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My wife received an invitation in the mail Monday (March 23).

It was an invitation to a David Vitter Town Hall Meeting next Monday (March 30) in the East Baton Rouge Parish Council chambers in Baton Rouge at 9:30 a.m.

Needless to say, we are more than a little curious as to why she would get such an invitation from him inasmuch as both she and I are former Republicans now enrolled in RR (Recovering Republicans) and participating in the 12-Step Program.

To be fair, under her name in the address were the words “or current resident,” the implication being that whoever dwells in our house is invited.

Regardless, I’m not entirely certain I want my wife or any of my three daughters in the same room with this man—and not just because of the obvious—the 2007 revelations of Vitter’s association with the former (now deceased) D.C. Madam, Deborah Jeane Palfrey prior to his 2004 election to the U.S. Senate (while he was serving in the U.S. House of Representatives).

Neither is it a claim by former New Orleans Madam Jeanette Maier that Vitter had been a client of hers in the late 1990s.

Nope. It’s the 1993 case of Mary Mercedes Hernandez that sounds alarms and raises red flags for me.

Who is Mary Mercedes Hernandez, you ask?

Fair question. She is a conservative Republican whom Vitter defeated in the race for the District 81seat in the Louisiana House of Representatives in 1991.

In April of 1993, Vitter was one of 16 New Orleans-area House members who voted not to table House Bill 1013 which would have made it illegal for employers or insurers to discriminate based on sexual orientation. There was some feeling that he voted not to kill the bill so that it could be debated on the House floor—and defeated on its merits.

Later that same year, on Sept. 21, Hernandez attended a “town hall meeting” held by Vitter at the American Legion Hall in Metairie. She, along with other constituents, had been invited to attend the meeting by Vitter (we’re seeing a trend here) to “discuss state issues,” she said in a lawsuit she filed against Vitter for physically attacking her at the meeting.

Documents obtained Monday by LouisianaVoice show that Vitter counter-sued Hernandez for harassment, naming prominent state Republican officials as her co-conspirators but that in the end, a judgement was signed in favor of Hernandez and Vitter paid Hernandez a small amount of money to settle her lawsuit in March of 1998, the year before he won a 1999 special election to succeed U.S. Rep. Bob Livingston who resigned following disclosures of his own extra-marital affair. VITTER 1993 ASSAULT CASE

The amount of the final settlement—a mere $50—isn’t nearly as important as what the few pages reveal about Vitter and how he can go on the attack when challenged.

For example, among the documents obtained by LouisianaVoice was a letter written by Vitter two years after the suit was filed, and while it was still moving through the legal system, to Livingston.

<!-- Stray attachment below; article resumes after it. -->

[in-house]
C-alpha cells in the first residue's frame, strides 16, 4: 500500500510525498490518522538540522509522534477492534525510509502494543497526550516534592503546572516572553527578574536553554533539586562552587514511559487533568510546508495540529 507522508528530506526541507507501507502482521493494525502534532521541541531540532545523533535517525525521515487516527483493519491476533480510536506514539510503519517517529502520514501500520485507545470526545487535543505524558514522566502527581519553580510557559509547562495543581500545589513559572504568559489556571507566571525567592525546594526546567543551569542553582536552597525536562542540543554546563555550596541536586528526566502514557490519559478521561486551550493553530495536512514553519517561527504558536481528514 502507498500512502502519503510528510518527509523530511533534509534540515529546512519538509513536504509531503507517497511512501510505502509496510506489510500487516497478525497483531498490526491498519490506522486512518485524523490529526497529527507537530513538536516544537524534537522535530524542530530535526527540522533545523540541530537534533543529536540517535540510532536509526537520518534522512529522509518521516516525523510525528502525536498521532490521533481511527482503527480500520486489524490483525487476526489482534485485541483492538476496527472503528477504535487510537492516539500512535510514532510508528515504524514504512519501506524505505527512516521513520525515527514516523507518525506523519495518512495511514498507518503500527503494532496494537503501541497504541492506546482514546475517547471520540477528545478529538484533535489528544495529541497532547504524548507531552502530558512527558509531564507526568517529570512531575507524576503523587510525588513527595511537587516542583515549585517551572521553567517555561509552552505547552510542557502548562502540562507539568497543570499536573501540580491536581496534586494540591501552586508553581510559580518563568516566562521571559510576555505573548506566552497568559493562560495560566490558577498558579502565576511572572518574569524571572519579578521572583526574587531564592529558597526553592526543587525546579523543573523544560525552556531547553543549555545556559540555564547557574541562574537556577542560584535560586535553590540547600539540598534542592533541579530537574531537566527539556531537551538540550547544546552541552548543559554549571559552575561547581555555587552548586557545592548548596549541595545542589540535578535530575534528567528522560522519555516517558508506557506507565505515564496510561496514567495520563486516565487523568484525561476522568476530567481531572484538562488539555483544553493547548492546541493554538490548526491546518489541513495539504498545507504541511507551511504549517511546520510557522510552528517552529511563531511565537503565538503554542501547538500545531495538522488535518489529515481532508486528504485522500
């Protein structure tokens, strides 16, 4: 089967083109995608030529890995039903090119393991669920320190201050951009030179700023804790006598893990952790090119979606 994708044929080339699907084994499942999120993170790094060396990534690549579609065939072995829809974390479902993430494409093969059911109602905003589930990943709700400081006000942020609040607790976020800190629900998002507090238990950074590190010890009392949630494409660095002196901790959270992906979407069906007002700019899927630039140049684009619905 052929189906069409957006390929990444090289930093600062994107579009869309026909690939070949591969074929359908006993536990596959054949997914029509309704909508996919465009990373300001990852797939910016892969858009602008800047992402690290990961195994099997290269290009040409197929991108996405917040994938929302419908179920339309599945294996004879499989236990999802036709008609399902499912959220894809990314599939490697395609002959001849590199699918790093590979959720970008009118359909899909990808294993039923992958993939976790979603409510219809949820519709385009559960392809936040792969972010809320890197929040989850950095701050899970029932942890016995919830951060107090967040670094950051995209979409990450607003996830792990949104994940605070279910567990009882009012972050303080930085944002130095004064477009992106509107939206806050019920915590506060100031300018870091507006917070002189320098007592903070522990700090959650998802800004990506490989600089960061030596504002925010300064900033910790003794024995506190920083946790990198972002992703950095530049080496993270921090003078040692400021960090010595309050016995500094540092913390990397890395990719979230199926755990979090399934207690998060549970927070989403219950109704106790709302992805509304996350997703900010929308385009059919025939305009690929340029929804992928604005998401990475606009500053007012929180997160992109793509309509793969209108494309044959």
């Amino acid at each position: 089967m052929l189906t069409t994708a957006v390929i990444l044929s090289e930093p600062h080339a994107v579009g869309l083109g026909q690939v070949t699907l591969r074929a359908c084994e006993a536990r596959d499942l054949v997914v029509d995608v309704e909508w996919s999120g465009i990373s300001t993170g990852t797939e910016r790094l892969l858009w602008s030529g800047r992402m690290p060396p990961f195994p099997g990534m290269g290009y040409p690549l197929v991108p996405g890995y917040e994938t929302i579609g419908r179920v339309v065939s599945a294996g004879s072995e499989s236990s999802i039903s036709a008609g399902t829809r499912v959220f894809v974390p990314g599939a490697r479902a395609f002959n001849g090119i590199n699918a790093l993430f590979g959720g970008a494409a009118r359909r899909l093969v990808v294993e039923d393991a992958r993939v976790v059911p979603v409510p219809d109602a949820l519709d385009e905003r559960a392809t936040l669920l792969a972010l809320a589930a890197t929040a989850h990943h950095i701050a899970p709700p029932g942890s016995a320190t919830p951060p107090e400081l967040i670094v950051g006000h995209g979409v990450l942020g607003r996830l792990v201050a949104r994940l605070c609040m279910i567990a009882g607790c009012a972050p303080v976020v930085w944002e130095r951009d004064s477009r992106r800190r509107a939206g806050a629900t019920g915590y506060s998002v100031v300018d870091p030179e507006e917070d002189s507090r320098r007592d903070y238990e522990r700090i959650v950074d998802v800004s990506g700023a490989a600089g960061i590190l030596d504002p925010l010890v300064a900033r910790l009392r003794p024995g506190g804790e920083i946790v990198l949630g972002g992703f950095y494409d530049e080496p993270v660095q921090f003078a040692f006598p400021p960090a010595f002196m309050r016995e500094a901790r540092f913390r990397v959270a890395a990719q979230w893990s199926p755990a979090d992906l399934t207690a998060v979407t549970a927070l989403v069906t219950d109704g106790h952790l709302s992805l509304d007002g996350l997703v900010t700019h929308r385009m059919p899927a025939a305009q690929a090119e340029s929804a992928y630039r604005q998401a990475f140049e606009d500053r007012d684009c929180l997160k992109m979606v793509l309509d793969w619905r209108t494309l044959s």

The letter, dated April 12, 1995, read:

  • “Thank you very much for your recent letter inviting me to help support the East Jefferson Parish Republic PAC with a significant contribution. I have been an active participant in and supporter of the PAC in the past, and would love to continue that support. However, one matter prevents me from doing so at this time.
  • “Several months ago, a Ms. Mercedes Hernandez slapped me with an utterly frivolous lawsuit which continues to languish in the courts. This is a continuation of a personal vendetta against me on the part of not only Ms. Hernandez, but other persons active in the PAC, specifically including John Treen and Vincent Bruno. Both Messrs. Treen and Bruno were instrumental in encouraging this harassing action. In light of this and in light of these persons’ continued active involvement in the PAC, I will have nothing to do with the PAC’s fundraising efforts.
  • “I can easily tolerate sincere disagreements with people. I can even tolerate serious disagreements which lead to litigation. But I will have nothing to do with people who pervert the judicial system to harass me, carry out a personal vendetta, and directly harm not only me but my wife and child as well.”

John Treen, the older brother of the late Gov. Dave Treen, lost a 1989 special election to the Louisiana House of Representatives to Ku Klux Klansman David Duke and Dave Treen lost to Vitter in that 1999 election to succeed Livingston by a scant 1,812 votes. Bruno was a member of the Republican Party’s State Central Committee and worked in the 1999 Dave Treen congressional campaign.

So, it’s easy to see that bitter feelings were running deep when Hernandez asked Vitter during a question and answer session to explain the intent of House Bill 1013, the so-called “Gay Rights Bill,” had failed by a 71-24 vote in April of that year—with Vitter voting against passage. It might even reasonably be called ambush journalism—but sometimes that’s the only way to get an answer from some of our elected officials (see Bobby Jindal).